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Ladder for Little Fish on Long Island

The alewife is an important part of the marine food chain. Credit: Duane Raver, U.S. Fish and Wildlife/Wikimedia Commons
The alewife is an important part of the marine food chain. Credit: Duane Raver, U.S. Fish and Wildlife/Wikimedia Commons
November 19, 2015

MILL NECK, N.Y. – A Long Island community project is helping small fish get upstream and also restoring an important link in the marine food chain.

The project is one of 22 grants totaling almost $1.3 million that have been awarded for community-based efforts to improve Long Island Sound's ecosystem.

In the village of Mill Neck the money will be used to build a fish ladder at the Beaver Lake dam.

Sally Harold, director of river restoration and fish passage for The Nature Conservancy, says the project will help migratory fish return to spawning grounds above the dam.

"Many of these small coastal watersheds such as those on the north shore of Long Island, provide an important spawning habitat for the river herring species, the alewife and the blueback herring," she explains.

Those smaller fish are an important source of food for birds, land animals and other species of fish such as tuna and striped bass.

But populations of those fish have been declining throughout their range, from South Carolina to Labrador. According to Harold, many of the historic spawning grounds along the Atlantic coast were made inaccessible to fish when streams were dammed for power or for collecting winter ice in the days before refrigeration.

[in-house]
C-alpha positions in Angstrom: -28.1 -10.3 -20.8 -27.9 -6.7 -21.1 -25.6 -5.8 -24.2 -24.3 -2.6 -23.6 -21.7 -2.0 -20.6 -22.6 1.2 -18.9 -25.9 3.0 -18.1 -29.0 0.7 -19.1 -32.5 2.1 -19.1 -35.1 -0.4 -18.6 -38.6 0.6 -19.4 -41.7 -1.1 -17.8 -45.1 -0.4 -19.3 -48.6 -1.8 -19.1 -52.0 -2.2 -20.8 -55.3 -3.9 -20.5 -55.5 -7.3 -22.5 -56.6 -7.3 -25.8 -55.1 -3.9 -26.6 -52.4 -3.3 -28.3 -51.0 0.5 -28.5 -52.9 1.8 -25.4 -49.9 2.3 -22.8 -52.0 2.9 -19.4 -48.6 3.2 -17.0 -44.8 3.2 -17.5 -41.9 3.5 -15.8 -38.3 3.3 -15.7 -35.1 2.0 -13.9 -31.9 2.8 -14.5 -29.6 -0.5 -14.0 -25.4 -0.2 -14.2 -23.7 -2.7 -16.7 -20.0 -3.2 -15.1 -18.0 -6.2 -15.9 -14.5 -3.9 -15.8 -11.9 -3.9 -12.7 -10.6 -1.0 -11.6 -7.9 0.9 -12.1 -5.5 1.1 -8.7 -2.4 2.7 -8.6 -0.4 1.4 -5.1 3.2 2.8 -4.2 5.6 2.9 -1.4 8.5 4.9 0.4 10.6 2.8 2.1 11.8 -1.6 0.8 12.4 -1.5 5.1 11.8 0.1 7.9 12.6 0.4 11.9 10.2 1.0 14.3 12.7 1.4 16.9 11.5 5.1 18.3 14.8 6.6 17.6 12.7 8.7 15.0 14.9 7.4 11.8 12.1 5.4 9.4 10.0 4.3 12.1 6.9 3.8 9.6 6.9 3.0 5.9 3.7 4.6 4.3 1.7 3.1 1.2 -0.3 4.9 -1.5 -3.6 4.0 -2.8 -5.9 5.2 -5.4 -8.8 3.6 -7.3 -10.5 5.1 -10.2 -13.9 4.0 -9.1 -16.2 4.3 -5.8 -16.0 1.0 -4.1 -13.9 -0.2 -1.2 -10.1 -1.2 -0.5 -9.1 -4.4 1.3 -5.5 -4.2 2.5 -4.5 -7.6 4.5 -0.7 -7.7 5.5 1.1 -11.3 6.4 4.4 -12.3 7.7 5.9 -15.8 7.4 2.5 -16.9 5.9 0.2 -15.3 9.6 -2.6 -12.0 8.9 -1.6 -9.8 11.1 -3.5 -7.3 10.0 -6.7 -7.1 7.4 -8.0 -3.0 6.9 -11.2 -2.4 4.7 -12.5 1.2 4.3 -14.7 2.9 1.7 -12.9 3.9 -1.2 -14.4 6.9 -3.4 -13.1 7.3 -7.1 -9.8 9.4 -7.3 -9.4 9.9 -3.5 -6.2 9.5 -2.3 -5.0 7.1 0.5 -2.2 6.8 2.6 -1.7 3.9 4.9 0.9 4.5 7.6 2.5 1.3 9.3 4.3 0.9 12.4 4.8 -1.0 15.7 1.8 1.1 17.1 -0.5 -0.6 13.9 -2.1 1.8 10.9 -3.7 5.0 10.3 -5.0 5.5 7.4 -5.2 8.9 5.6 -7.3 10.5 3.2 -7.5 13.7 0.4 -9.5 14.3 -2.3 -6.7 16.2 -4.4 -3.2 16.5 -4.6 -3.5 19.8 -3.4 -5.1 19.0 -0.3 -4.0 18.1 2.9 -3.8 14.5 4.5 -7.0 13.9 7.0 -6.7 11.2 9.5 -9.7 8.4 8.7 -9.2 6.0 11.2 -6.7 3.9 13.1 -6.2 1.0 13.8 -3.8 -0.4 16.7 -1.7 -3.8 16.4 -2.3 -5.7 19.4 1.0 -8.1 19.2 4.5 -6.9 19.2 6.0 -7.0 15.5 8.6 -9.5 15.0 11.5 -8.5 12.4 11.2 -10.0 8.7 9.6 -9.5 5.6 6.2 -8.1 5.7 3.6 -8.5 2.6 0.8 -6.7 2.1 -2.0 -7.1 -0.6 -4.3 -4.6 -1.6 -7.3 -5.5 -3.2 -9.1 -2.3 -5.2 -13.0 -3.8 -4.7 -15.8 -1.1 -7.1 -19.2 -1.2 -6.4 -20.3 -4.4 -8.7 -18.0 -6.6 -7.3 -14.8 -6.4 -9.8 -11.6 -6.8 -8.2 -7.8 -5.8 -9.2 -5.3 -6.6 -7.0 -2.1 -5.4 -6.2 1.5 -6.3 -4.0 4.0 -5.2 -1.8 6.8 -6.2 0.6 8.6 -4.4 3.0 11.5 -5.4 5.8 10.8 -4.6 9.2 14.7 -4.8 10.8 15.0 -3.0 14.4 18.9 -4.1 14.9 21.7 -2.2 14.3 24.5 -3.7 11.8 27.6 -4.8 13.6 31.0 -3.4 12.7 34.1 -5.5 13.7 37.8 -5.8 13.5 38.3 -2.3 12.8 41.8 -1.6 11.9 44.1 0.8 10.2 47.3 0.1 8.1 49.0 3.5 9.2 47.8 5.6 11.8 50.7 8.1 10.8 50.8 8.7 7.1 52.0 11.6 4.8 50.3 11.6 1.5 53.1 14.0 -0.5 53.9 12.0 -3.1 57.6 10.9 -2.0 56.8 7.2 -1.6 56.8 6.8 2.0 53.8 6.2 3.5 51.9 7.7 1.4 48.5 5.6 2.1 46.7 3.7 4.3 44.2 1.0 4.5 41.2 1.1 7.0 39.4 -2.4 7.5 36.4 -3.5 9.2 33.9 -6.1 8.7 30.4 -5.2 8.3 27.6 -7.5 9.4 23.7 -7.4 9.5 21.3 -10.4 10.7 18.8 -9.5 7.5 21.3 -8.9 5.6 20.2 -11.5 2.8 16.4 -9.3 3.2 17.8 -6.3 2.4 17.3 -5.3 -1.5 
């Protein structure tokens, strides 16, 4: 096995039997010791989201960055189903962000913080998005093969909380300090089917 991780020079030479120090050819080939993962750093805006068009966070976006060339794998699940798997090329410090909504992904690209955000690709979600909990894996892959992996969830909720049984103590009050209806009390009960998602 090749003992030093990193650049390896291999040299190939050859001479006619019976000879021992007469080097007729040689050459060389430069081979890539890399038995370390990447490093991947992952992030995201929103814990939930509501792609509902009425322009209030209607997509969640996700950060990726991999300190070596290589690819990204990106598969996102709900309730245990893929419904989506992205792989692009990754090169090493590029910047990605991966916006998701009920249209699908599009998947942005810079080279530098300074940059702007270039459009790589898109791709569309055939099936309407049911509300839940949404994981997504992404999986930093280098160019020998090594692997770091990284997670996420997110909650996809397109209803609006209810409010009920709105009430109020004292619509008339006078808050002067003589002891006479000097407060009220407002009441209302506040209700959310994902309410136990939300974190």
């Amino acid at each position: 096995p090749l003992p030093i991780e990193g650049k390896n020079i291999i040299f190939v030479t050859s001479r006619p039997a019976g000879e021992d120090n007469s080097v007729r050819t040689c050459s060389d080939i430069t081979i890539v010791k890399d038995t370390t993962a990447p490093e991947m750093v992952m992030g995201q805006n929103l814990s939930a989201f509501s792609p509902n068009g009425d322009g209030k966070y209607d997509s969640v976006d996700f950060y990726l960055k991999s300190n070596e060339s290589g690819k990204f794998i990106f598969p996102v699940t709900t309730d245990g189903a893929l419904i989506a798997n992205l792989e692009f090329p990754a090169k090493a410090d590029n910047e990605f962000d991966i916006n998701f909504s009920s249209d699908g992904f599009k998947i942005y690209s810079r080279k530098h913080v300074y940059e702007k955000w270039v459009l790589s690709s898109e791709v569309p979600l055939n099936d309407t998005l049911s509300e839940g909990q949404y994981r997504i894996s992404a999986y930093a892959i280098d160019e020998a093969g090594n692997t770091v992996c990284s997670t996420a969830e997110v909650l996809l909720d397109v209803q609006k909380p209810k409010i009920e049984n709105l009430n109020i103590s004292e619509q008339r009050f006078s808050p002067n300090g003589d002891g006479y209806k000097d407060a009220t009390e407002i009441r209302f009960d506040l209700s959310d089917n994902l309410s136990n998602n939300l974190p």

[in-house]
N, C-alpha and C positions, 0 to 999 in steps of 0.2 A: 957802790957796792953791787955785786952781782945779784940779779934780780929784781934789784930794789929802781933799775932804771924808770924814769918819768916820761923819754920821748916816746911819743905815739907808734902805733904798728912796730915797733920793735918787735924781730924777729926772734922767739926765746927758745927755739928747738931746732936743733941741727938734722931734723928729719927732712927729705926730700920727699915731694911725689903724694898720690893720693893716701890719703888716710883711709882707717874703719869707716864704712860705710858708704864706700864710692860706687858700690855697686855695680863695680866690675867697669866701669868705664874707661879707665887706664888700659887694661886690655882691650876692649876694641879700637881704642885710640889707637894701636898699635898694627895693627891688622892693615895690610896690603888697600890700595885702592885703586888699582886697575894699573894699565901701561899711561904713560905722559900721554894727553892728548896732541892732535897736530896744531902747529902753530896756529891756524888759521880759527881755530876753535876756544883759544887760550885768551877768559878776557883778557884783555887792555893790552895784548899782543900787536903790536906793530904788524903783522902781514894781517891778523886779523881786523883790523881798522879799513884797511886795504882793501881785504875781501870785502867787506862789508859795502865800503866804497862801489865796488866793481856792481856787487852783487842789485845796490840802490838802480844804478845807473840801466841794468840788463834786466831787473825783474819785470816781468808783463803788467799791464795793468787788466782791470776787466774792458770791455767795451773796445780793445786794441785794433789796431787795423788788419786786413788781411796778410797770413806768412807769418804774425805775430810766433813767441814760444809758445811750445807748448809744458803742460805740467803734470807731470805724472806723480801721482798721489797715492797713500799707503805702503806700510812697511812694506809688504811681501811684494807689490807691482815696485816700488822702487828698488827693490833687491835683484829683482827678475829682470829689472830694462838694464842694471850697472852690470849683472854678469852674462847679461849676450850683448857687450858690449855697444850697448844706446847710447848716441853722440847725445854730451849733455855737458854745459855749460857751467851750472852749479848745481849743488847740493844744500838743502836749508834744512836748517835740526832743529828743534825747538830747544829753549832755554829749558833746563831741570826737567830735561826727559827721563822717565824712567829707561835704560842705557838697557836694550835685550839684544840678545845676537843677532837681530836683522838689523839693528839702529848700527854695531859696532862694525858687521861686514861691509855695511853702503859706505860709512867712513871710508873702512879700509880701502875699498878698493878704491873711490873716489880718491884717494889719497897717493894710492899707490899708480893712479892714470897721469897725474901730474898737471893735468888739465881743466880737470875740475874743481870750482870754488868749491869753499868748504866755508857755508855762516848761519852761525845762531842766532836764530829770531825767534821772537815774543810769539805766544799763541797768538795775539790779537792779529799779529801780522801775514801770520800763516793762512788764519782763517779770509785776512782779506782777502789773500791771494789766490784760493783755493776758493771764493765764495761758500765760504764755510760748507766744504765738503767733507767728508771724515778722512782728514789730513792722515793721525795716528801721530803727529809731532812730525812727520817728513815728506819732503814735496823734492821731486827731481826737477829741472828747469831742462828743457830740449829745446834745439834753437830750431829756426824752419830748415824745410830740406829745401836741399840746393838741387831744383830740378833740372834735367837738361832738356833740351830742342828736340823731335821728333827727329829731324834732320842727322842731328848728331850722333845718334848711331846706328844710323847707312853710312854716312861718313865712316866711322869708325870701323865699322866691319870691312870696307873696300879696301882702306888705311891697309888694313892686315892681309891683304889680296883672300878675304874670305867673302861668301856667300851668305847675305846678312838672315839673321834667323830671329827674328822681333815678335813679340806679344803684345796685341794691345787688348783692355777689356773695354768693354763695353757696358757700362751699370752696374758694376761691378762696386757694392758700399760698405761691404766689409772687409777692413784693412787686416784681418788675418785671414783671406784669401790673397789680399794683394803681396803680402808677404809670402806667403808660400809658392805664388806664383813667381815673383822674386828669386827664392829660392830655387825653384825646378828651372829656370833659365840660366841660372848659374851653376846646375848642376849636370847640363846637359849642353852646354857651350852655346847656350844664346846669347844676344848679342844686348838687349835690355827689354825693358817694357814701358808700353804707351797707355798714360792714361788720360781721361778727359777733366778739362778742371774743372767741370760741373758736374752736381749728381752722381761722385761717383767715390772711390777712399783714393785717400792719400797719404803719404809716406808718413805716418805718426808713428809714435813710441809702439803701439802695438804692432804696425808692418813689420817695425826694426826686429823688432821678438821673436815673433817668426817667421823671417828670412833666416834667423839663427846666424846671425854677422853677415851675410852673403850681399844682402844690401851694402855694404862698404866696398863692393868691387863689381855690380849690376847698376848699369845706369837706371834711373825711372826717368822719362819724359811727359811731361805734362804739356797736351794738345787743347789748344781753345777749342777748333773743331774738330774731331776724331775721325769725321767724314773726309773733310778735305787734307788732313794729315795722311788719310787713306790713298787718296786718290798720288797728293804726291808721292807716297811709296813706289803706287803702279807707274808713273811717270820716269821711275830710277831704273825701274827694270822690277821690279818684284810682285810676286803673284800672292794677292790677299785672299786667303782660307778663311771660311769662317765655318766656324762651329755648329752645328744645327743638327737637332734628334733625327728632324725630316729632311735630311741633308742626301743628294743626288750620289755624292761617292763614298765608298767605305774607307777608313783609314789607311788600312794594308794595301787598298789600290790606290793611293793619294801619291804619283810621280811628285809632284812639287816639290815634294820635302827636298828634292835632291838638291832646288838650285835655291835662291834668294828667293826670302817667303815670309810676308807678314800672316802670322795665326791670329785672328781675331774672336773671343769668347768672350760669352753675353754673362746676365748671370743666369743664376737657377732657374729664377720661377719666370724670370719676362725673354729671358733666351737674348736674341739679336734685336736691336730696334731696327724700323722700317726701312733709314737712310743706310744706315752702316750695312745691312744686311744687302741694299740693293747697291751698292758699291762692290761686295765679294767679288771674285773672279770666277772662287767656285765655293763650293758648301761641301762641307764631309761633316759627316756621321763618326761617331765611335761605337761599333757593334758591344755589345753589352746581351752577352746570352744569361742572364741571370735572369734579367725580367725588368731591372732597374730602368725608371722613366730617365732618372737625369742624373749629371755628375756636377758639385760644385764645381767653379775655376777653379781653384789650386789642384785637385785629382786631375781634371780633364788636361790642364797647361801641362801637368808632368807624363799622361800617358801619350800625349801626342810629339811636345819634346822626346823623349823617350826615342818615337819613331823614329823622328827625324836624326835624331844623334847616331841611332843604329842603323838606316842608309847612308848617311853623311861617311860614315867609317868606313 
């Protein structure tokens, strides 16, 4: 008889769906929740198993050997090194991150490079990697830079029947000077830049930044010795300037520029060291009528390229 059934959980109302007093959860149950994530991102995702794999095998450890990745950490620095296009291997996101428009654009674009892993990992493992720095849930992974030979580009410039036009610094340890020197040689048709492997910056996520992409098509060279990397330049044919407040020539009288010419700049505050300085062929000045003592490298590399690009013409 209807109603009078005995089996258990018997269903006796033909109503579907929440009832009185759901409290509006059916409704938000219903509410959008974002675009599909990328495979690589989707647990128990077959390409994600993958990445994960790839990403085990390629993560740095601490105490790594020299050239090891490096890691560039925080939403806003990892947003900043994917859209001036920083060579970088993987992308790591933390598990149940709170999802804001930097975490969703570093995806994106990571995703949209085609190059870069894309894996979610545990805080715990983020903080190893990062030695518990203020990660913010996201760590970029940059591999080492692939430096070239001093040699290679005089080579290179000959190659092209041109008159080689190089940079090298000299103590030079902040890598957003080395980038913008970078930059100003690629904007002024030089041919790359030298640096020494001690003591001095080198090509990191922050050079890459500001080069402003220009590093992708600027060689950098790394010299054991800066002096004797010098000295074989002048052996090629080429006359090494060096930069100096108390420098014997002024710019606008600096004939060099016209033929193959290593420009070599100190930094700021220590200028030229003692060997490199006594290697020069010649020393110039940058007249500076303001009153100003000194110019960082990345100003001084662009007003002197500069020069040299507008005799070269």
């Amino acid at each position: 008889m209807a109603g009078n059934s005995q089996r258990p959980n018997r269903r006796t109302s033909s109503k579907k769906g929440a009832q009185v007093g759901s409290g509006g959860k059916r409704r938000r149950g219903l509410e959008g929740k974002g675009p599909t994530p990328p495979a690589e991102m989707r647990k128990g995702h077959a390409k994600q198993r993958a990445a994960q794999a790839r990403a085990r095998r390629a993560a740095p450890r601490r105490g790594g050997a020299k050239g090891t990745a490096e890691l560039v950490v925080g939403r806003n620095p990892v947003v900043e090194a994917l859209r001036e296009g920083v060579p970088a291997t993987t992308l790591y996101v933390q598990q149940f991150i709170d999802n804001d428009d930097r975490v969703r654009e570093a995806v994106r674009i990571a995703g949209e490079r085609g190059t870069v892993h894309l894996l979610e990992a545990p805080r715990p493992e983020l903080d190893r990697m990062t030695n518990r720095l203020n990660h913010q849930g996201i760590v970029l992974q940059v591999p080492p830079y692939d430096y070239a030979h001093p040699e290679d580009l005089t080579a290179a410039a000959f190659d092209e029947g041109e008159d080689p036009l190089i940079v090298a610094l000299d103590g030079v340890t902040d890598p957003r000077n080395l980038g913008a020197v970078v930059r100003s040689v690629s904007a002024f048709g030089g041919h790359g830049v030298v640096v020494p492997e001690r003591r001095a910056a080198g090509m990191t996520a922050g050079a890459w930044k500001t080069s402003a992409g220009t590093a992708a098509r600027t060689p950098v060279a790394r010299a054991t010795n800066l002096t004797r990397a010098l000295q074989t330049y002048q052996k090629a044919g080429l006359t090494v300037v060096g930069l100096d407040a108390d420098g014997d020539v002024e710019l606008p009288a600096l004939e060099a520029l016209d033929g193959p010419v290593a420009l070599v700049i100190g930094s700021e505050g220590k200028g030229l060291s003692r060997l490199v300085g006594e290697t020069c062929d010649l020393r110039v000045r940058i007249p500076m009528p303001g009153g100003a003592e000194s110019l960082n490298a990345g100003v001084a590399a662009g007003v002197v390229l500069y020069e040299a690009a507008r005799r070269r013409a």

"We can help them get over these dams where dams can't be removed and with access to this appropriate habitat for spawning we're hoping to rebuild the populations of these important fish," she states.

Combining the grants with funds from the recipient groups is resulting in almost $2.4 million for hands-on conservation projects in New York alone.

Harold says the Beaver Lake dam project should serve as an example to other communities.

"Where people see that there's an opportunity to engage with conservation partners and secure funds through something like the Long Island Sound Futures Fund, there are opportunities to help with these conservation measures," she points out.

The grant program pools funds from the U.S. Environmental Protection Agency, the National Fish and Wildlife Foundation and the U.S. Fish and Wildlife Service.

Andrea Sears, Public News Service - NY